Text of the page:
Maxwell, who has long enjoyed support from a majority of the school board, has come under fire amid an investigation of alleged fraud in district graduation rates. The contribution to Boston — and other donations — triggered fresh complaints directed at leaders in the state’s second-largest school system.
“I’ve never heard of a superintendent contributing campaign money to one of their board members, and the worst part is that Carolyn was on the evaluation committee,” said board member David Murray, who has been critical of Maxwell.
Maxwell, who is at a national meeting of school superintendents, declined to comment on the matter, a spokesman said Thursday.
It is unclear how often school superintendents make campaign contributions, but Damon Effingham, acting director of Common Cause Maryland, a watchdog group, said it can be problematic when money from top administrators flows to a board that oversees them.
“If you have someone who is contributing to the people who have oversight, it does raise concerns,” he said.
Boston, who faces election this year, said in an interview that she sought the advice of the district’s legal counsel two to three weeks ago and returned the donation, which accounted for more than 10 percent of her campaign contributions from late 2014 to early 2018.
She said the money did not affect her assessment of Maxwell’s performance.
“It never crossed my mind,” she said. “I never associated the two.” She said that when she was told it might look unethical, “the money was returned.”
The evaluation of Maxwell began last fall and concluded with a vote to approve the evaluation a couple of weeks ago, several board members said.
Maxwell’s donation to Boston’s campaign was one of six he made in November and December. They included $2,000 to the gubernatorial campaign of County Executive Rushern L. Baker III (D), who appointed Maxwell to his post and reappointed him last year.
The donations came to light after two parents with students in district schools — Keisha Chase and Yolanda Rogers — wrote this week to the State Ethics Commission to complain about alleged ethics violations, saying “the culture of pay to play, kickbacks, you scratch my back and I’ll scratch yours must end if we are ever going to provide a quality education for our children.”
Michael W. Lord, executive director of the commission, said the panel has no jurisdiction over ethics complaints involving school boards or their employees. Those matters are considered under regulations adopted by each of the state’s 24 school systems, he said.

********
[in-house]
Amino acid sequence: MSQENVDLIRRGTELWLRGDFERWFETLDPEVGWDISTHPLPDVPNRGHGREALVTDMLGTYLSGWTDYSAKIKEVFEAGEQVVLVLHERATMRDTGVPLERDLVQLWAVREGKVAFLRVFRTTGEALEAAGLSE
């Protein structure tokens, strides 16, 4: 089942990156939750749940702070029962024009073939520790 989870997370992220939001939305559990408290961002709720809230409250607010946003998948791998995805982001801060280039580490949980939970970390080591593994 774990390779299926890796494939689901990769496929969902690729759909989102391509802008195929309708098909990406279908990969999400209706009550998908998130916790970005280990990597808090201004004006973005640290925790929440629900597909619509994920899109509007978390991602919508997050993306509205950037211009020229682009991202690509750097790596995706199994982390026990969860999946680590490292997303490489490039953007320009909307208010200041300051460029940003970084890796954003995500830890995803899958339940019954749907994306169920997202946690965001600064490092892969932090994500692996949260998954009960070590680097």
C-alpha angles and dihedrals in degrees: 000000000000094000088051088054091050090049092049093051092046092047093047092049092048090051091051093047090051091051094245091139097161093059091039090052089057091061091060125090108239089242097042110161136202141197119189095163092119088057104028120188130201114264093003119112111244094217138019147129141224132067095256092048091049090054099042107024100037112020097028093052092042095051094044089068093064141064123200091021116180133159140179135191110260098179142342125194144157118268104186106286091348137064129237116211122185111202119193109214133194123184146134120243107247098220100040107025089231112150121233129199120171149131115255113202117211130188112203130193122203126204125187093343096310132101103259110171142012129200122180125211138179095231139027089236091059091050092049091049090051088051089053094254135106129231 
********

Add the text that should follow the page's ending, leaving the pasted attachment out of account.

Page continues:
Told of jurisdiction issues, the two parents said they planned to bring the allegations to the Maryland State Board of Education and Gov. Larry Hogan (R). The parents said they had become increasingly concerned about district scandals. Both have children at DuVal High School, where several staff members have been removed amid violations regarding grading and graduation.
“We will continue to move forward,” Rogers said.
The ethics complaint also focused on a $3,000 contribution from a state lawmaker to school board member Sonya Williams. That donation came from a committee working on behalf of Del. Dereck E. Davis (D), who is married to Maxwell’s deputy superintendent, Monique Davis.
“How is it acceptable or ethical for Ms. Williams to accept 99.8 percent of her campaign money from the deputy superintendent’s husband?” the letter asked.
Williams could not be reached for comment by email or phone this week.
Dereck Davis said the $3,000 came from funds related to his aborted campaign for Congress, and he gave it to Williams because they have been friends for 35 years. “She is a competent and talented member of our community . . . and my support for her was so that she could continue to do great things for the children of Prince George’s County,” he said.
Davis’s wife is listed as his chairwoman in records for his state campaigns, but the lawmaker said his wife did not hold a similar position during his congressional bid and has had no role in his campaign’s spending decisions.
The Davises have “two separate and distinct careers,” he said.
Similar points were echoed in a statement by Monique Davis. “While I have been listed as the chairman of his state campaign account for nearly 20 years, for all practical purposes that designation just fulfills a legal requirement for the Maryland State Board of Elections,” she said. “All spending decisions are made by him and his campaign team.”
Critics found the Maxwell and Davis contributions troubling.
“It’s an inappropriate interaction,” said Raaheela Ahmed, a school board member who is part of the board’s minority bloc. “We are supposed to be overseeing system leadership, and I think it’s our duty to do that as impartially as possible — or at least without financial influence. Money should not be in the equation at all.”
Ovetta Wiggins contributed to this report.